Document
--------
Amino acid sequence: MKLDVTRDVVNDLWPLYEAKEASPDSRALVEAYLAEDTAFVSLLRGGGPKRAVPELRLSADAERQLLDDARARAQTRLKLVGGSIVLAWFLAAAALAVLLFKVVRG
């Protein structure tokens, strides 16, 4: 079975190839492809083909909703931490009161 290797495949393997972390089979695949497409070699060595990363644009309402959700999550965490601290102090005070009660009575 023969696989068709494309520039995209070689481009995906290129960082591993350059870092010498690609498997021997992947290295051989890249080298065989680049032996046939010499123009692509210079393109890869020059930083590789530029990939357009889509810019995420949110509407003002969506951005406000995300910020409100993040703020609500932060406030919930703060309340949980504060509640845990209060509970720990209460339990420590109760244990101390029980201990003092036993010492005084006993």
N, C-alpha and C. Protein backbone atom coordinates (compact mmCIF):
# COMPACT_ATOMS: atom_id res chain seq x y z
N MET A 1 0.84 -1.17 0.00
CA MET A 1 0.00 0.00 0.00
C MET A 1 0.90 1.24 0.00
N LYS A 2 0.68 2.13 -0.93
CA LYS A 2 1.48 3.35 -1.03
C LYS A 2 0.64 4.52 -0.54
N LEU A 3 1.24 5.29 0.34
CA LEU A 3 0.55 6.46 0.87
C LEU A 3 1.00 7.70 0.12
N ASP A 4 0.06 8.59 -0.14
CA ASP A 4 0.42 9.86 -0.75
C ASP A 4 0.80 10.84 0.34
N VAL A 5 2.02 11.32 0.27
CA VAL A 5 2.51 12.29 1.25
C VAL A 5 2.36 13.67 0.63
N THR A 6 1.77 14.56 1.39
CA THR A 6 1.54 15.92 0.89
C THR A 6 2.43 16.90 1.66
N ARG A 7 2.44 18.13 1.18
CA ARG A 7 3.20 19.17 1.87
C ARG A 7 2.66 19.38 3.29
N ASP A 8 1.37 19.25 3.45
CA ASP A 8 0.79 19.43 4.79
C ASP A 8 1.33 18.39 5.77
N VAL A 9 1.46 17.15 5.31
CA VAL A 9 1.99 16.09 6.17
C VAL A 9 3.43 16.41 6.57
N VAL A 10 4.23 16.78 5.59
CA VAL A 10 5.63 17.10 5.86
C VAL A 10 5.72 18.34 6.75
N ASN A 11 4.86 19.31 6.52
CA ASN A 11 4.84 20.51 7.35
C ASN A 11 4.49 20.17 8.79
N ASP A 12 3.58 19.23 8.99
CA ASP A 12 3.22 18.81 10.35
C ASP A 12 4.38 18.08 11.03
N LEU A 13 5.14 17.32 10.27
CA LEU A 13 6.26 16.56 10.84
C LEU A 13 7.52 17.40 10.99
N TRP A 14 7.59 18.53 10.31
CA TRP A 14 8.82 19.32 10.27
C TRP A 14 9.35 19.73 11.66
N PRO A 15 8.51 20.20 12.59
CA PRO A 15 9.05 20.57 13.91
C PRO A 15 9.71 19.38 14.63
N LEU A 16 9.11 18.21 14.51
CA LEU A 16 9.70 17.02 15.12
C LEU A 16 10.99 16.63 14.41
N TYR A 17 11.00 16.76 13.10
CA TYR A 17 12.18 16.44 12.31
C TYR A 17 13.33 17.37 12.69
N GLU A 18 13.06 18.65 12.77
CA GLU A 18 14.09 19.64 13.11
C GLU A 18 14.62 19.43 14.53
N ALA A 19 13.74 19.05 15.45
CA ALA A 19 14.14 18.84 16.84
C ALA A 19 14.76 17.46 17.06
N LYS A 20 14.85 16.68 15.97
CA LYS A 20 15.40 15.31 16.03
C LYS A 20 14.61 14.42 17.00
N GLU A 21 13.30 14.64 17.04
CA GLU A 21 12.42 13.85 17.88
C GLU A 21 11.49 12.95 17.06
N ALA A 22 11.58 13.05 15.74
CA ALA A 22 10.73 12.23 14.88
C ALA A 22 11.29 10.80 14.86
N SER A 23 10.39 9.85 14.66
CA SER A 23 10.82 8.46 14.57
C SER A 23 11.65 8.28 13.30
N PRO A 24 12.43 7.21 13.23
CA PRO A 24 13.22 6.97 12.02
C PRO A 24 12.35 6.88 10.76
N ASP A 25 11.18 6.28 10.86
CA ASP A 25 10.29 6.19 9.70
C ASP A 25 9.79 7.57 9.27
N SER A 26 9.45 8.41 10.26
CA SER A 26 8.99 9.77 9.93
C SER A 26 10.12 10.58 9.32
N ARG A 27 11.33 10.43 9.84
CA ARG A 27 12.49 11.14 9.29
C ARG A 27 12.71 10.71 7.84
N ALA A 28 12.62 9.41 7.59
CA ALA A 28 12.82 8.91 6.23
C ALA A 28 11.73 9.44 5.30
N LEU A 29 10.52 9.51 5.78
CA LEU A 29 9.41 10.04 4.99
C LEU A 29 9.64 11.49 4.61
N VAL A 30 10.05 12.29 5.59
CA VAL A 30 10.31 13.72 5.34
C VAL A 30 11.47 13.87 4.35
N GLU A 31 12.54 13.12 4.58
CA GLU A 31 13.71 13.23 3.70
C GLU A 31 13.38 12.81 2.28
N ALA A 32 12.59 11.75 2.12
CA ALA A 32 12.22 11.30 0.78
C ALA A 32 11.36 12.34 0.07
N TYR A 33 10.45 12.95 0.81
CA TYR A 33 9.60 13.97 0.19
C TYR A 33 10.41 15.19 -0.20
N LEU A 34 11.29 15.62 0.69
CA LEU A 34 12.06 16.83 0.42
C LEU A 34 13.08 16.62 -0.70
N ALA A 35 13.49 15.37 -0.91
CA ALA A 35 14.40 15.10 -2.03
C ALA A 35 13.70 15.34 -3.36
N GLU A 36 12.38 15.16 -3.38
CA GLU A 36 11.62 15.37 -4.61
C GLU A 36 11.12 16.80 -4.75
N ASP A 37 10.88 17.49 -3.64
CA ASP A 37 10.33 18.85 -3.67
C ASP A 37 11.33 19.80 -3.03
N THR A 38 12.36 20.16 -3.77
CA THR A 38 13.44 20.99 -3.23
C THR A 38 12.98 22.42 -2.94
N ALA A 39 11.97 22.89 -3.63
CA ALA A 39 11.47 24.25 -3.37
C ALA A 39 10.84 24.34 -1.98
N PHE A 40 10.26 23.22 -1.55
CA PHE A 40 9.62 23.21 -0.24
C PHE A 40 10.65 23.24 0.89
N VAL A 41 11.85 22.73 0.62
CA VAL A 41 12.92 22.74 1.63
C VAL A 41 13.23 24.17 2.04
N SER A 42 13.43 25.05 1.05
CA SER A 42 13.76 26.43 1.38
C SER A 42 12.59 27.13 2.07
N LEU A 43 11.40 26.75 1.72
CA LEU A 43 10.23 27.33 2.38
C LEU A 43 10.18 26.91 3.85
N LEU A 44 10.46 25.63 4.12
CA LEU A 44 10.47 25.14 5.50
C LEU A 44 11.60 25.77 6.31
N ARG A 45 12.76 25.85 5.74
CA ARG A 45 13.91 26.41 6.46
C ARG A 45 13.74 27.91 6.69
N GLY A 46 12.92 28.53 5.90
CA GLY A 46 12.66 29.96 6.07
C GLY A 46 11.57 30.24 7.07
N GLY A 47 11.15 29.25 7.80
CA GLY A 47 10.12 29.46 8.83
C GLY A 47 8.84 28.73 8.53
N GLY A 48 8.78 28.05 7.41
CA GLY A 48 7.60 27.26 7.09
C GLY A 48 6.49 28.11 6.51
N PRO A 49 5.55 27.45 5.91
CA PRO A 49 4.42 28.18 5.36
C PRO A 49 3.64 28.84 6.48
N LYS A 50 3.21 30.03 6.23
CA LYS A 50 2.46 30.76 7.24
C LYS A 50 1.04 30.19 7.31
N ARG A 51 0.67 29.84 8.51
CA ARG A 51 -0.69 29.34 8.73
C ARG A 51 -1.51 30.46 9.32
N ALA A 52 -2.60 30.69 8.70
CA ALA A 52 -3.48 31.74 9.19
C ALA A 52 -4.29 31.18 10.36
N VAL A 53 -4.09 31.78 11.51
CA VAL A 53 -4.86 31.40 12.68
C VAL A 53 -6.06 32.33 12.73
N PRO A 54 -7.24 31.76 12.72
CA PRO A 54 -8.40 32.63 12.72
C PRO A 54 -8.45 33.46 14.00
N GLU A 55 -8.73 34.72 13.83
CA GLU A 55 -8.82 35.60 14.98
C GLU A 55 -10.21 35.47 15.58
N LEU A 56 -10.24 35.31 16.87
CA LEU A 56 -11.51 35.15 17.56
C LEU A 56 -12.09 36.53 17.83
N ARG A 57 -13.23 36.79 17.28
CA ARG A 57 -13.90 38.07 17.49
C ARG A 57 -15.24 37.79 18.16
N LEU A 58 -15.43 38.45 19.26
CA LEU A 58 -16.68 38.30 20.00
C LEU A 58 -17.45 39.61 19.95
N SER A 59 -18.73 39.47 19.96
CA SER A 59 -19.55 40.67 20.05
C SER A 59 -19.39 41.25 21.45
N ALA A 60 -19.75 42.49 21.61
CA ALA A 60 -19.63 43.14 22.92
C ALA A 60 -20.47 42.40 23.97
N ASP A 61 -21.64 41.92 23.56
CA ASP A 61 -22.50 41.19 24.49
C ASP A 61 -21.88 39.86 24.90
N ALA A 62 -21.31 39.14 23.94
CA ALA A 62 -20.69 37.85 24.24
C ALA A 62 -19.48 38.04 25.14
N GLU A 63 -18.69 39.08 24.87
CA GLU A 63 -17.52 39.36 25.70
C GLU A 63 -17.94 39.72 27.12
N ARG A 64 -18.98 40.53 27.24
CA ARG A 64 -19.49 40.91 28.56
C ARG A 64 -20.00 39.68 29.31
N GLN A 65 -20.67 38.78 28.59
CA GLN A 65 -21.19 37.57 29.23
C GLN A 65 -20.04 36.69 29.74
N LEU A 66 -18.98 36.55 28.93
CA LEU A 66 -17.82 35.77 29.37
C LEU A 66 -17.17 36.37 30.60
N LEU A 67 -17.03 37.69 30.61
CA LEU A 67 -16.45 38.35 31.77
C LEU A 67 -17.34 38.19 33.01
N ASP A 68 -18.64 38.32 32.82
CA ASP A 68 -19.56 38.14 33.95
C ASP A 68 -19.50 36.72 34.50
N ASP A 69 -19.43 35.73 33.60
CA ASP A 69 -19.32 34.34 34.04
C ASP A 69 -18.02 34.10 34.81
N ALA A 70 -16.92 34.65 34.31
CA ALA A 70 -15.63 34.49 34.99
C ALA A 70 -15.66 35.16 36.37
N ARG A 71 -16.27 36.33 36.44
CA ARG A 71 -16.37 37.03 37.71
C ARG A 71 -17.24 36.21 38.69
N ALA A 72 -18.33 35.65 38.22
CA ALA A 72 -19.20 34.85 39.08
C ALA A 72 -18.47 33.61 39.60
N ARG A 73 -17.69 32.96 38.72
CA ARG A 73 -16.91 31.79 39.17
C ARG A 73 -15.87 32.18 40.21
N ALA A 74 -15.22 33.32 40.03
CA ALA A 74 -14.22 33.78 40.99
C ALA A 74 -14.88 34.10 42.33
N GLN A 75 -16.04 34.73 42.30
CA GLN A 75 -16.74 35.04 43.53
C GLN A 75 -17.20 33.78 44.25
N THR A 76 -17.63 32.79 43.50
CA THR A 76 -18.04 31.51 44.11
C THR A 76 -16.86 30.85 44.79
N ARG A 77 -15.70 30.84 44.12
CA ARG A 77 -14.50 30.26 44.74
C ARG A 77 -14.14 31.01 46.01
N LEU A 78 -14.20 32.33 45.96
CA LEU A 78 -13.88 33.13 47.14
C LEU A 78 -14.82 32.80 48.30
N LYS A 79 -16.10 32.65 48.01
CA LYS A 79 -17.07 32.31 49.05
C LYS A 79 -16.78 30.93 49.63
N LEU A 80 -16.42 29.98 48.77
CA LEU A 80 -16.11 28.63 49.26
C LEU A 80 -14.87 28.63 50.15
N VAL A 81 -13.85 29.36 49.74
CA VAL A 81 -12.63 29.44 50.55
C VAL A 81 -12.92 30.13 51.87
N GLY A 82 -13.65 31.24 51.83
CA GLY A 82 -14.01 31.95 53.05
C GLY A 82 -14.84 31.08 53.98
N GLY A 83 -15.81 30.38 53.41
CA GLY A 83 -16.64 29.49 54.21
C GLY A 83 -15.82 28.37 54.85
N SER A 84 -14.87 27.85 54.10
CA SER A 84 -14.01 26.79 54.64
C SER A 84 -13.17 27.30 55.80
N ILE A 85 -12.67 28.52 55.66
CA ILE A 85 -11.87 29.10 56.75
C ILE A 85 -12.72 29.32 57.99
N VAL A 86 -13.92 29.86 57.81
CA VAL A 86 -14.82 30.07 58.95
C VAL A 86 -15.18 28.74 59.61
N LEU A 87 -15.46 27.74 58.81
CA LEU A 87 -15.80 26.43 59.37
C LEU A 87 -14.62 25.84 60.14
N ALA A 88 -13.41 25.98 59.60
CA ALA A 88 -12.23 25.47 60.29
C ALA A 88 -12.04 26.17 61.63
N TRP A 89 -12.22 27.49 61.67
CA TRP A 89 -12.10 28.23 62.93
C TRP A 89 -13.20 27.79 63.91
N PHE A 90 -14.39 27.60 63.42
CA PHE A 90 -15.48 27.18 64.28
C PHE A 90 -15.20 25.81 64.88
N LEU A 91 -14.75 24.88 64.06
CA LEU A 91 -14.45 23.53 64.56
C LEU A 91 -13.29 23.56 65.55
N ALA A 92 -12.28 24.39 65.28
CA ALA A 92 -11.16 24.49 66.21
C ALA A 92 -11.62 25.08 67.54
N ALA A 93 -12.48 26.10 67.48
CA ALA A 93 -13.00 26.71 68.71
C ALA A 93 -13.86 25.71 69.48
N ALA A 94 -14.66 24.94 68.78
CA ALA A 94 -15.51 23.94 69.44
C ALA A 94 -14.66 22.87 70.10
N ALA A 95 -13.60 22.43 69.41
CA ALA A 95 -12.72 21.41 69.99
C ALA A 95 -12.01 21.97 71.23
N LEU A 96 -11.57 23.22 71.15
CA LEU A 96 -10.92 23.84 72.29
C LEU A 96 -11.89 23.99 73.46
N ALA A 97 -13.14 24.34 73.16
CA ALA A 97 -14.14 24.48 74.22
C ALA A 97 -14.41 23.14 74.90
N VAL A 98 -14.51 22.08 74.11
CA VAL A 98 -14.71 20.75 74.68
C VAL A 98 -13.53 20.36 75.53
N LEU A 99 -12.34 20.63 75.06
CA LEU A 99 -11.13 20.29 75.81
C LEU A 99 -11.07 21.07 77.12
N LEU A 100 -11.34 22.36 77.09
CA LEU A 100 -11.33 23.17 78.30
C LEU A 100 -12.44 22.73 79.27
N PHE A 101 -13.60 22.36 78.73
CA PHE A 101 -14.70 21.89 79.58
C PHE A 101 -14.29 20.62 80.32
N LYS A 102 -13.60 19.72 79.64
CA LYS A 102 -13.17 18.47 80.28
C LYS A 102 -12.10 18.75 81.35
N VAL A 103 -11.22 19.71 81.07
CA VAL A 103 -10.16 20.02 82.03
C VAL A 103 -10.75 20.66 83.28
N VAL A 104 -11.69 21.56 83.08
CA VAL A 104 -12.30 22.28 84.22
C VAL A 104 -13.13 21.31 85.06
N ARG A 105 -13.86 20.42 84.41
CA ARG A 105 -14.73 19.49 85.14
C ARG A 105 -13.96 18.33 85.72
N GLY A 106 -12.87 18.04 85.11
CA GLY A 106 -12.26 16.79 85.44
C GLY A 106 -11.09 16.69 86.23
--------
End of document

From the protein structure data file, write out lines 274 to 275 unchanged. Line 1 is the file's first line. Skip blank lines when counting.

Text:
C PHE A 90 -15.20 25.81 64.88
N LEU A 91 -14.75 24.88 64.06